During a seemingly off-the-cuff speech as a part of Thursday's on-the-field-ceremonies, Cal Ripken Jr. pointed to the Orioles dugout and encouraged this year's team to "enjoy September." He was talking to the players, but he may as well have been talking to the fans, as well. If there's anything that 14 consecutive losing seasons should have taught the diehards who have been with this team through it all, it's to enjoy the moment and not take it for granted.
What does it mean to enjoy the moment? Well, first it means disregarding fans of other teams, bitter rival managers and even analysts who should know better who call this team lucky. The O's are undeniably defying the odds in 2012. But the proper conclusion when the numbers don't add up - and it does happen - isn't to say a team's lucky, but rather that its efforts are improbable. Statistics are based on probability, after all.
Besides, a 162-game season weeds out luck. Back in April, I wrote a guest blog about the length of the baseball season and how it "doesn't allow for flukes." I also suggested that the Orioles would tumble down the standings as the season continued. Turns out, I was wrong on the latter point, and so is anyone who attributes the Orioles' success to luck. The standings in April allow for flukes; the standings in September do not.
Enjoying the moment also means be comfortable in your role as a fan. Let's face it, Orioles fans have been taking some abuse of late. First, it was the discussion of fans not showing up at the ballpark, and now there are accusations of fans jumping on the bandwagon or being the fair-weather variety. If you follow this team and you know this town, none of this stuff should stick.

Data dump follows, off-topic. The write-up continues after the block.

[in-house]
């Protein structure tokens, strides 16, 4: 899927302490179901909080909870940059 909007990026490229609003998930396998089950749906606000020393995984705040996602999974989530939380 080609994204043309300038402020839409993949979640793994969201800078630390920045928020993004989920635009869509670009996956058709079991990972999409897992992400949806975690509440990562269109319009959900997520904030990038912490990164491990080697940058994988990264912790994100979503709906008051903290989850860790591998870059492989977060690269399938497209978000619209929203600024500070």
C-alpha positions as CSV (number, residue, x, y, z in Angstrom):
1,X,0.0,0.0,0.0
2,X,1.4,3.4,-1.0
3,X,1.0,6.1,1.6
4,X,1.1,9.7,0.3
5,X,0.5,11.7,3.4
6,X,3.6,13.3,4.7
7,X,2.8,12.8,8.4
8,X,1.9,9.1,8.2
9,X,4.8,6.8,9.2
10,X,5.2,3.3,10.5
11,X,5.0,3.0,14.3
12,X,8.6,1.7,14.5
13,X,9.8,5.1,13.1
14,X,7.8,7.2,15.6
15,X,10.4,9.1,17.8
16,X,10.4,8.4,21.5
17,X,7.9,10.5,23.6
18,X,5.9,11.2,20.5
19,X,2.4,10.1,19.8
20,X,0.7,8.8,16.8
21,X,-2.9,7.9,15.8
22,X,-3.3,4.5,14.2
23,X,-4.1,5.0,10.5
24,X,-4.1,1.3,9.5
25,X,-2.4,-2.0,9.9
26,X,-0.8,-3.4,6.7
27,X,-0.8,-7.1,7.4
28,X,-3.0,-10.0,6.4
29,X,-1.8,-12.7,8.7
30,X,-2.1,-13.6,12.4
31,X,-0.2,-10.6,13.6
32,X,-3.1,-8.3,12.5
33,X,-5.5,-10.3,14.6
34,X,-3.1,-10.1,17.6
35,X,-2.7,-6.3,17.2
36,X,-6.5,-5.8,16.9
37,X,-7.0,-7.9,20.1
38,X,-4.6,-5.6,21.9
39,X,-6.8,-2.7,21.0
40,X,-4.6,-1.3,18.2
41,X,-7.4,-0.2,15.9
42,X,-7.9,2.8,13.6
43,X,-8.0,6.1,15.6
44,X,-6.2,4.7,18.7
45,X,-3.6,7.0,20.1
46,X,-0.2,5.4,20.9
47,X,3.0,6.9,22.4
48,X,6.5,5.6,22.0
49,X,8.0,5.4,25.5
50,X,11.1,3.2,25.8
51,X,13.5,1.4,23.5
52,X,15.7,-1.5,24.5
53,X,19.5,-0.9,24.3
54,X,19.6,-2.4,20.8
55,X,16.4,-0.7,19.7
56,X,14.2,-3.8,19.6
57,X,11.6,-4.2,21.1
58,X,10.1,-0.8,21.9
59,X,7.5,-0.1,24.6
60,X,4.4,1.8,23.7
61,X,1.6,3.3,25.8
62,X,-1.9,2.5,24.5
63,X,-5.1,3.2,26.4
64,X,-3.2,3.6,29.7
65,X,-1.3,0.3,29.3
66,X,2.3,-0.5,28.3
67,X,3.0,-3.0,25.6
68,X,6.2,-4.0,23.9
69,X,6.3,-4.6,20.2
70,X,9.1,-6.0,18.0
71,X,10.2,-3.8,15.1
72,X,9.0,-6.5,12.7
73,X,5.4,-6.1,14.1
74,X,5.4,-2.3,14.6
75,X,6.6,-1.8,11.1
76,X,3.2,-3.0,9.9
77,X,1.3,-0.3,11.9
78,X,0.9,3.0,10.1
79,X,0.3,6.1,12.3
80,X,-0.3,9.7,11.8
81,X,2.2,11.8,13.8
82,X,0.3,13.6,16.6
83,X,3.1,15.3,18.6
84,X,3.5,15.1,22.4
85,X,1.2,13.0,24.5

Thursday's powerhouse crowd, many of whom were there to celebrate Cal and therefore following the team well before the supposed bandwagon left the station, was a resounding answer to any and all critiques of Baltimore fans. That is how Camden Yards used to feel in the '90s, which, by the way, included plenty of non-playoff seasons. And, heck, if anyone wants to jump on the bandwagon, feel free to get on board alongside all of us diehards. This team deserves support no matter where it originates.
Finally, enjoying the moment means sticking with this team down the stretch no matter what happens. Perhaps you'll be tempted to turn off the TV at times like last night's eighth inning when the O's allowed five runs and lost a lead they held from the first inning on. It was painful to watch. But turning off the television would've meant missing the magic.
Like many fans, my expectations for this team have risen throughout the season - from hoping for a winning season to anticipating a wild card to believing the O's can steal the American League East (and when you look at some of the payrolls involved, it would be theft). Regardless of what happens, this is a special season, one that shouldn't be taken for granted. Baseball is fun again in Baltimore.
I left Camden Yards following the Orioles' Game 6 loss in the 1997 American League Championship Series with a smile on my face, which is a rare reaction for me when my team loses, especially in such critical circumstances. The playoff atmosphere had drawn me in. I was happy just to be a part of it all. During the ride home ,I told my father that I couldn't wait to do it all again next year. Fifteen years later, it's finally next year.
Matthew Taylor blogs about the Orioles at Roar from 34. His ruminations about the Birds appear as part of MASNsports.com's season-long initiative of welcoming guest bloggers to our site. All opinions expressed are those of the guest bloggers, who are not employed by MASNsports.com but are just as passionate about their baseball as our roster of writers.